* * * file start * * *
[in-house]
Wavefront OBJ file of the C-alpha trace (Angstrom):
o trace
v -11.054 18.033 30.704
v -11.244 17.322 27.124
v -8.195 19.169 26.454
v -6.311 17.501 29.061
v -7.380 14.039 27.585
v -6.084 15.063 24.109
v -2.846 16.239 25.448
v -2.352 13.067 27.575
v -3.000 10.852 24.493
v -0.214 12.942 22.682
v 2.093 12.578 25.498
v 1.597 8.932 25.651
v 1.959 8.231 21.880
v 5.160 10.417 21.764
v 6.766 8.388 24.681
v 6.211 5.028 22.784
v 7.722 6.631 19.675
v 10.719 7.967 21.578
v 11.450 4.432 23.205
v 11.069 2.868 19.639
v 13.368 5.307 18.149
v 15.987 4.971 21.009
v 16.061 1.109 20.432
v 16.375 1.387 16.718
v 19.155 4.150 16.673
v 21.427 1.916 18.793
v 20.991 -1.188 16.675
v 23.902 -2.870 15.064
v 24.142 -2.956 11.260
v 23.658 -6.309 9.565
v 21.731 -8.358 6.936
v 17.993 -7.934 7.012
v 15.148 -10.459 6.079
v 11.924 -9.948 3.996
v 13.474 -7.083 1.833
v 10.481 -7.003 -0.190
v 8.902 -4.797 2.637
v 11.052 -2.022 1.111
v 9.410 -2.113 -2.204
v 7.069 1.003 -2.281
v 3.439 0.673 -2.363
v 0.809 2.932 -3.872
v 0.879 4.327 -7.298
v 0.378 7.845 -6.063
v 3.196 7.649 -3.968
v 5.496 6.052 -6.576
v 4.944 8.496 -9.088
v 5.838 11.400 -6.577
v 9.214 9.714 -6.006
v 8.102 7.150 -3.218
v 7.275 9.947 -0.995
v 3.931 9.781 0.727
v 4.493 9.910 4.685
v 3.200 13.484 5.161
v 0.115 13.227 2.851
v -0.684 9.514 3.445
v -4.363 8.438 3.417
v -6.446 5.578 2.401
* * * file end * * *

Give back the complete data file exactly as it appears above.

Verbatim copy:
[in-house]
Wavefront OBJ file of the C-alpha trace (Angstrom):
o trace
v -11.054 18.033 30.704
v -11.244 17.322 27.124
v -8.195 19.169 26.454
v -6.311 17.501 29.061
v -7.380 14.039 27.585
v -6.084 15.063 24.109
v -2.846 16.239 25.448
v -2.352 13.067 27.575
v -3.000 10.852 24.493
v -0.214 12.942 22.682
v 2.093 12.578 25.498
v 1.597 8.932 25.651
v 1.959 8.231 21.880
v 5.160 10.417 21.764
v 6.766 8.388 24.681
v 6.211 5.028 22.784
v 7.722 6.631 19.675
v 10.719 7.967 21.578
v 11.450 4.432 23.205
v 11.069 2.868 19.639
v 13.368 5.307 18.149
v 15.987 4.971 21.009
v 16.061 1.109 20.432
v 16.375 1.387 16.718
v 19.155 4.150 16.673
v 21.427 1.916 18.793
v 20.991 -1.188 16.675
v 23.902 -2.870 15.064
v 24.142 -2.956 11.260
v 23.658 -6.309 9.565
v 21.731 -8.358 6.936
v 17.993 -7.934 7.012
v 15.148 -10.459 6.079
v 11.924 -9.948 3.996
v 13.474 -7.083 1.833
v 10.481 -7.003 -0.190
v 8.902 -4.797 2.637
v 11.052 -2.022 1.111
v 9.410 -2.113 -2.204
v 7.069 1.003 -2.281
v 3.439 0.673 -2.363
v 0.809 2.932 -3.872
v 0.879 4.327 -7.298
v 0.378 7.845 -6.063
v 3.196 7.649 -3.968
v 5.496 6.052 -6.576
v 4.944 8.496 -9.088
v 5.838 11.400 -6.577
v 9.214 9.714 -6.006
v 8.102 7.150 -3.218
v 7.275 9.947 -0.995
v 3.931 9.781 0.727
v 4.493 9.910 4.685
v 3.200 13.484 5.161
v 0.115 13.227 2.851
v -0.684 9.514 3.445
v -4.363 8.438 3.417
v -6.446 5.578 2.401